Fair Elections Act to introduce extensive changes to electoral process

Legislation met with criticism from opposition parties, civil society groups

On Feb. 10, the Harper government introduced the Fair Elections Act to parliament. Pierre Poilievre, minister of state for democratic reform, tabled the bill.

The bill would see numerous changes introduced to the democratic process in Canada, and has drawn widespread criticism from the other parties in the House of Commons, as well as civil society groups.

The many changes introduced by the bill include alterations to campaign spending rules, voter identification at the polls, and Elections Canada – the body that oversees Canadian elections and enforces the Canada Elections Act.

Among the proposed campaign spending changes, the bill would increase the limits for donations to registered parties and the amount that candidates may contribute to their own campaigns.

The Conservatives have heralded this legislation as keeping big money out of politics by allowing small donors to give more, and by keeping large special interests from dominating funding through loan arrangements.

Another proposed change would see the elimination of the voucher system that allows one voter to vouch for the identity of another. Some experts have warned that this would deal a blow to the voting rights of Canadians.

Canadian Chief Electoral Officer Marc Mayrand warned that eliminating vouching would affect over 100,000 voters, with the consequences falling disproportionately on young voters who move frequently and Aboriginal Canadians.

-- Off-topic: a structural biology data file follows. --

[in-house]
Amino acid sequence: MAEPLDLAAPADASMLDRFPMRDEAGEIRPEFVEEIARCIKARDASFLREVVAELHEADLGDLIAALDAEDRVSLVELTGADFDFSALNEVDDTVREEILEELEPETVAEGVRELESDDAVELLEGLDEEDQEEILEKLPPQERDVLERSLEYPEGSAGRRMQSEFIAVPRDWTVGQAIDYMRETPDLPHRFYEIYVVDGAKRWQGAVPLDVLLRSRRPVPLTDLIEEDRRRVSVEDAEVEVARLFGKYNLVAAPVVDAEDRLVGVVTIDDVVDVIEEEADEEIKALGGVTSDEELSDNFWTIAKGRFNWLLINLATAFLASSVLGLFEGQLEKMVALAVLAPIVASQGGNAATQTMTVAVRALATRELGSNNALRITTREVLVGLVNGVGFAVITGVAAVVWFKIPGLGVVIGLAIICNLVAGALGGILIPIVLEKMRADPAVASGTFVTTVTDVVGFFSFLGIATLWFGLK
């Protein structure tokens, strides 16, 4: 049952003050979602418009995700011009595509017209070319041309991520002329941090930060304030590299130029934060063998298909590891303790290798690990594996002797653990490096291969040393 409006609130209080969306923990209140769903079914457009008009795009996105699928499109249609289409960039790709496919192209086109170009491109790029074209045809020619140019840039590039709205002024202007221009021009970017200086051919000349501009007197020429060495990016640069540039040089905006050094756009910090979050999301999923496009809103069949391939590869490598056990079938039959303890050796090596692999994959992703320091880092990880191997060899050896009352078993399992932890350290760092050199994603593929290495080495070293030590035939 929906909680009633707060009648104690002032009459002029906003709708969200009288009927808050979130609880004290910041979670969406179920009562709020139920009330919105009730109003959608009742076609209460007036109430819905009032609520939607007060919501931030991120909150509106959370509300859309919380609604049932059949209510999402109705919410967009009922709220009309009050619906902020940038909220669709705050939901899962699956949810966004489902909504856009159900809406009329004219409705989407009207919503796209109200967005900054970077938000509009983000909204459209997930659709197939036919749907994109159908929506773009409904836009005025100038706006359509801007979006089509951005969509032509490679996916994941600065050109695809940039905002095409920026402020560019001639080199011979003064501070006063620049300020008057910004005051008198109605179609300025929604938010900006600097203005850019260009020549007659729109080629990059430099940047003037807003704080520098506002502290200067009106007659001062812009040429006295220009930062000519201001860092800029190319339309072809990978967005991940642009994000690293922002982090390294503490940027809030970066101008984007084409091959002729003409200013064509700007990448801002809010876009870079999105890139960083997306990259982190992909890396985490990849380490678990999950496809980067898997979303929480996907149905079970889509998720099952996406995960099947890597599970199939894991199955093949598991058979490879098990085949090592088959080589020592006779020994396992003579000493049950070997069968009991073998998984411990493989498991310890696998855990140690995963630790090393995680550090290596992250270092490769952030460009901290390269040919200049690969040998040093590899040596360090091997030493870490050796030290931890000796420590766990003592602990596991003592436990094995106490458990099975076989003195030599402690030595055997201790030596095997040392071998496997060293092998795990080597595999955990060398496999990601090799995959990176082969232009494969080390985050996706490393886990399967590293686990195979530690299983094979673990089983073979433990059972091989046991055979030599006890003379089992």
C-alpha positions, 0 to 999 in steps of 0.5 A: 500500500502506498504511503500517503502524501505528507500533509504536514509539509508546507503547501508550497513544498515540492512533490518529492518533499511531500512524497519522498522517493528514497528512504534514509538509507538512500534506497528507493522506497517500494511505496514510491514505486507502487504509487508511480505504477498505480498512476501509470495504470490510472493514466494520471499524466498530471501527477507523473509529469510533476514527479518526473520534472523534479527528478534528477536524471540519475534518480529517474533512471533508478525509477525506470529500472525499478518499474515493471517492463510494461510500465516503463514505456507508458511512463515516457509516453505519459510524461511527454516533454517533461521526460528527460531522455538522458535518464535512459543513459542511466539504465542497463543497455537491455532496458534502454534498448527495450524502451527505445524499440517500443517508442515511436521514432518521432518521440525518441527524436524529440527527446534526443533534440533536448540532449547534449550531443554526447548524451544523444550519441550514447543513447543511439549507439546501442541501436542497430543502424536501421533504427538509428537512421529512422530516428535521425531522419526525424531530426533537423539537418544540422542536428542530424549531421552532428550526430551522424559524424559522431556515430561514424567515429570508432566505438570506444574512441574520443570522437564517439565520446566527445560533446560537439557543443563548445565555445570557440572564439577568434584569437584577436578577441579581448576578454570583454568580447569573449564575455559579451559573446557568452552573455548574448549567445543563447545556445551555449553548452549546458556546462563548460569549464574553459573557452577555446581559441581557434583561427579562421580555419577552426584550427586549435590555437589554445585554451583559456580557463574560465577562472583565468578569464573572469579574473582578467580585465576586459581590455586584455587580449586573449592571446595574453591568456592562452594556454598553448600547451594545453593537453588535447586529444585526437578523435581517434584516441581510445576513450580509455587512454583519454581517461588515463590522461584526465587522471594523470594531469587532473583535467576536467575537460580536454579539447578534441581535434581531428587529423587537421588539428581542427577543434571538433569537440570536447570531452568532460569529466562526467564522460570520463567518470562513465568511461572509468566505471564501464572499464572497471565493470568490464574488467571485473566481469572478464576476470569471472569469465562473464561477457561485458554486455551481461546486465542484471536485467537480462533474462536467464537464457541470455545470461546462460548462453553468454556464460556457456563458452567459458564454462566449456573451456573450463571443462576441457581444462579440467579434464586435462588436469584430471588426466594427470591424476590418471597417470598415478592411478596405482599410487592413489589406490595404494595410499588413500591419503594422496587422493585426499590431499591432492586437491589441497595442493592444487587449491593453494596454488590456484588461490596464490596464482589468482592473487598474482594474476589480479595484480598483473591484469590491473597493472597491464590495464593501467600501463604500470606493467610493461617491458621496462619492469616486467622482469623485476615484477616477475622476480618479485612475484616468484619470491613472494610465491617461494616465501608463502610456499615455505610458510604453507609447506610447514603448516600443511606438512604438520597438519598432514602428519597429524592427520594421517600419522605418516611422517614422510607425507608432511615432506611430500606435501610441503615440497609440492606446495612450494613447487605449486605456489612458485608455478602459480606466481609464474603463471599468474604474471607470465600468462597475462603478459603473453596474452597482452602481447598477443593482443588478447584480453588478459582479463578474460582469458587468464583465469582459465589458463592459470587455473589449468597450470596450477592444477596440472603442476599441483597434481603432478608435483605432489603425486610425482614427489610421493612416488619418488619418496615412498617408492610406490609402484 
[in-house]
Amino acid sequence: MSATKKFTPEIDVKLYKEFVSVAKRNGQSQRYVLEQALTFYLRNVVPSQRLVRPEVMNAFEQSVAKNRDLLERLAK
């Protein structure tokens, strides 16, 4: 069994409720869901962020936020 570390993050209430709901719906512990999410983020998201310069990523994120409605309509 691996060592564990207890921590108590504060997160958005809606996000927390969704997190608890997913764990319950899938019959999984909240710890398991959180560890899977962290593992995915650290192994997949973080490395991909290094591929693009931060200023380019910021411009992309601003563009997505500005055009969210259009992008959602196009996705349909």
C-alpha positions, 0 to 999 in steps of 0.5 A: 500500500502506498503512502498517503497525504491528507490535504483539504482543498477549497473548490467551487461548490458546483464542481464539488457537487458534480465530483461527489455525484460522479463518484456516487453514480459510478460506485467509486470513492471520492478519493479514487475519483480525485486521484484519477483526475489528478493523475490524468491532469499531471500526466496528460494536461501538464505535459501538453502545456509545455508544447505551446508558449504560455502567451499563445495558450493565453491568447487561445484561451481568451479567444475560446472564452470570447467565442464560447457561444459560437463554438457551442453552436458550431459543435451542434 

The opposition parties have cried foul, saying there will be a negative impact on voter participation in the democratic process.

“This is a form of voter suppression that reminds us of what we have seen south of the border. I never thought I would see it in Canada. We have the kind of policies being put forward in the bill that would absolutely disenfranchise our most vulnerable, including the low income, transients, and our youth,” said Jinny Sims, official opposition critic for employment and social development, in parliament on Feb. 10.

“We have a government that is absolutely suppressing the voters who might have the most complaints against its policies and who are very disturbed by how they are being marginalized more and more,” she added.

Voter turnout has been low in recent elections, with only 53.8 per cent of adult Canadians voting in the 2011 federal election, up slightly from the nadir of 53.6 per cent in 2008.

One of the proposed changes would see Elections Canada, the body that oversees the electoral process, have its power to investigate electoral irregularities stripped and placed in a separate office.

Investigative powers would be removed from this non-partisan bureaucratic body and transferred to the Department of Justice, which is accountable not to parliament but to the government.

At least one Conservative MP, Cheryl Gallant, has argued that Elections Canada unfairly targets the Conservative party for investigation.

“[I]t seems that Conservatives are held to a different standard by Elections Canada than other political parties,” said Gallant during a House debate.

The Conservatives were found guilty of numerous electoral irregularities in the 2011 federal elections. The most publicized of these was the so-called robocall scandal. Voters not likely to vote for the Conservatives were targeted by misleading calls, which came from callers claiming to be from Elections Canada, giving false information on the locations of polling stations.

The Fair Elections Act will seek to prevent such abuses in the future by proposing a “mandatory public registry for mass calling” and prison sentences for the impersonation of elections officials.

The NDP is hoping to start a broader debate on the bill, with cross-country committee hearings.

The Conservatives have hurried this bill through the House, using their majority to minimize debate on the second reading.